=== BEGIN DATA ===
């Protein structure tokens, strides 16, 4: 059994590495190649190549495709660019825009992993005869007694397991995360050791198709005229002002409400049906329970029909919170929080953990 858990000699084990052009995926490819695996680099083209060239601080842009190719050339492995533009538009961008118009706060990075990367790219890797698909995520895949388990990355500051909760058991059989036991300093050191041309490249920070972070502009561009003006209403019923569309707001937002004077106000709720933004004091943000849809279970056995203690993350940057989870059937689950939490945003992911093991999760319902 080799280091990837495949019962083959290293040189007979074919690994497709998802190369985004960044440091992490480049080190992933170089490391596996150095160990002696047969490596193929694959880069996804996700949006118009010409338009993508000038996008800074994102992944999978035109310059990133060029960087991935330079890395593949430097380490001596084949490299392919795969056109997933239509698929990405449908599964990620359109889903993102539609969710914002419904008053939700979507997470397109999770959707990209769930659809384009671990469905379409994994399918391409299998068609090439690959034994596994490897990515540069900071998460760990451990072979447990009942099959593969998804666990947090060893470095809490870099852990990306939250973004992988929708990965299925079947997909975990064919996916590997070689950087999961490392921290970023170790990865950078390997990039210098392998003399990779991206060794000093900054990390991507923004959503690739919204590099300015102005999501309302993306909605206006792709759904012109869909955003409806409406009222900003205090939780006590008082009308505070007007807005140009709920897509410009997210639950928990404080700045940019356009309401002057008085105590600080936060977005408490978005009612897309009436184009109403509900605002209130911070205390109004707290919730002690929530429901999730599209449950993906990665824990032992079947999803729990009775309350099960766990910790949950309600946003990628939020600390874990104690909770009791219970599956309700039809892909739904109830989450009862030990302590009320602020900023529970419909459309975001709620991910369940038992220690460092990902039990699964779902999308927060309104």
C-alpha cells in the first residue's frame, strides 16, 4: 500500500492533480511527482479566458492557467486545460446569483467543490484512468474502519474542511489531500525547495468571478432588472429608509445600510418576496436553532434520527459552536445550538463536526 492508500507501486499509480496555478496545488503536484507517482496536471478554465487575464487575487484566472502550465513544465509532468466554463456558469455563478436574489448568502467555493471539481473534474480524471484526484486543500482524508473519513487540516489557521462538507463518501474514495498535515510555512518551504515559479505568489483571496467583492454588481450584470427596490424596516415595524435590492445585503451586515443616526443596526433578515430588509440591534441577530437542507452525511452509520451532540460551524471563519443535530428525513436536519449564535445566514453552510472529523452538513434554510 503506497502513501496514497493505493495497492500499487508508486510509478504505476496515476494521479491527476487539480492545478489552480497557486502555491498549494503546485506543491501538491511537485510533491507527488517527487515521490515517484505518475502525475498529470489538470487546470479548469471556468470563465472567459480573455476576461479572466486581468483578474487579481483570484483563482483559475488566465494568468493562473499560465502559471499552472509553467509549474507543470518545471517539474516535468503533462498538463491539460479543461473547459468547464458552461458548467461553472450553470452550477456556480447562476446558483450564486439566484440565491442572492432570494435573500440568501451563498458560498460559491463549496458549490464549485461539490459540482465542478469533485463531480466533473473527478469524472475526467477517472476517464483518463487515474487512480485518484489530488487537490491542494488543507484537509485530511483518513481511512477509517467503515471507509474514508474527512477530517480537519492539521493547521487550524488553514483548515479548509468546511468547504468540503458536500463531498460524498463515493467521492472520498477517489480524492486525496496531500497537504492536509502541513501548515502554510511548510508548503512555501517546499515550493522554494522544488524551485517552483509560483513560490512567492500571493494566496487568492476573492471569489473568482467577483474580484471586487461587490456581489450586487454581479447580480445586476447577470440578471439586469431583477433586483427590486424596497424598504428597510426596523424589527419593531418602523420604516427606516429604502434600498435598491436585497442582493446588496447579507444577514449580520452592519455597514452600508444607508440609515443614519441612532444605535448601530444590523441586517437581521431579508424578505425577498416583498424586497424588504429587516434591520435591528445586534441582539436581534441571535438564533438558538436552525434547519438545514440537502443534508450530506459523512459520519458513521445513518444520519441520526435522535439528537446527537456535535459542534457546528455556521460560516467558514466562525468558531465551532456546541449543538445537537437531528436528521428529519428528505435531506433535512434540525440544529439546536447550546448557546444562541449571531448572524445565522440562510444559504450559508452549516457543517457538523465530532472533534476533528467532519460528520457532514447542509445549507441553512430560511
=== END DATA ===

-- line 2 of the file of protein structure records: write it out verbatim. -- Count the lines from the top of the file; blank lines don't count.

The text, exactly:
C-alpha cells in the first residue's frame, strides 16, 4: 500500500492533480511527482479566458492557467486545460446569483467543490484512468474502519474542511489531500525547495468571478432588472429608509445600510418576496436553532434520527459552536445550538463536526 492508500507501486499509480496555478496545488503536484507517482496536471478554465487575464487575487484566472502550465513544465509532468466554463456558469455563478436574489448568502467555493471539481473534474480524471484526484486543500482524508473519513487540516489557521462538507463518501474514495498535515510555512518551504515559479505568489483571496467583492454588481450584470427596490424596516415595524435590492445585503451586515443616526443596526433578515430588509440591534441577530437542507452525511452509520451532540460551524471563519443535530428525513436536519449564535445566514453552510472529523452538513434554510 503506497502513501496514497493505493495497492500499487508508486510509478504505476496515476494521479491527476487539480492545478489552480497557486502555491498549494503546485506543491501538491511537485510533491507527488517527487515521490515517484505518475502525475498529470489538470487546470479548469471556468470563465472567459480573455476576461479572466486581468483578474487579481483570484483563482483559475488566465494568468493562473499560465502559471499552472509553467509549474507543470518545471517539474516535468503533462498538463491539460479543461473547459468547464458552461458548467461553472450553470452550477456556480447562476446558483450564486439566484440565491442572492432570494435573500440568501451563498458560498460559491463549496458549490464549485461539490459540482465542478469533485463531480466533473473527478469524472475526467477517472476517464483518463487515474487512480485518484489530488487537490491542494488543507484537509485530511483518513481511512477509517467503515471507509474514508474527512477530517480537519492539521493547521487550524488553514483548515479548509468546511468547504468540503458536500463531498460524498463515493467521492472520498477517489480524492486525496496531500497537504492536509502541513501548515502554510511548510508548503512555501517546499515550493522554494522544488524551485517552483509560483513560490512567492500571493494566496487568492476573492471569489473568482467577483474580484471586487461587490456581489450586487454581479447580480445586476447577470440578471439586469431583477433586483427590486424596497424598504428597510426596523424589527419593531418602523420604516427606516429604502434600498435598491436585497442582493446588496447579507444577514449580520452592519455597514452600508444607508440609515443614519441612532444605535448601530444590523441586517437581521431579508424578505425577498416583498424586497424588504429587516434591520435591528445586534441582539436581534441571535438564533438558538436552525434547519438545514440537502443534508450530506459523512459520519458513521445513518444520519441520526435522535439528537446527537456535535459542534457546528455556521460560516467558514466562525468558531465551532456546541449543538445537537437531528436528521428529519428528505435531506433535512434540525440544529439546536447550546448557546444562541449571531448572524445565522440562510444559504450559508452549516457543517457538523465530532472533534476533528467532519460528520457532514447542509445549507441553512430560511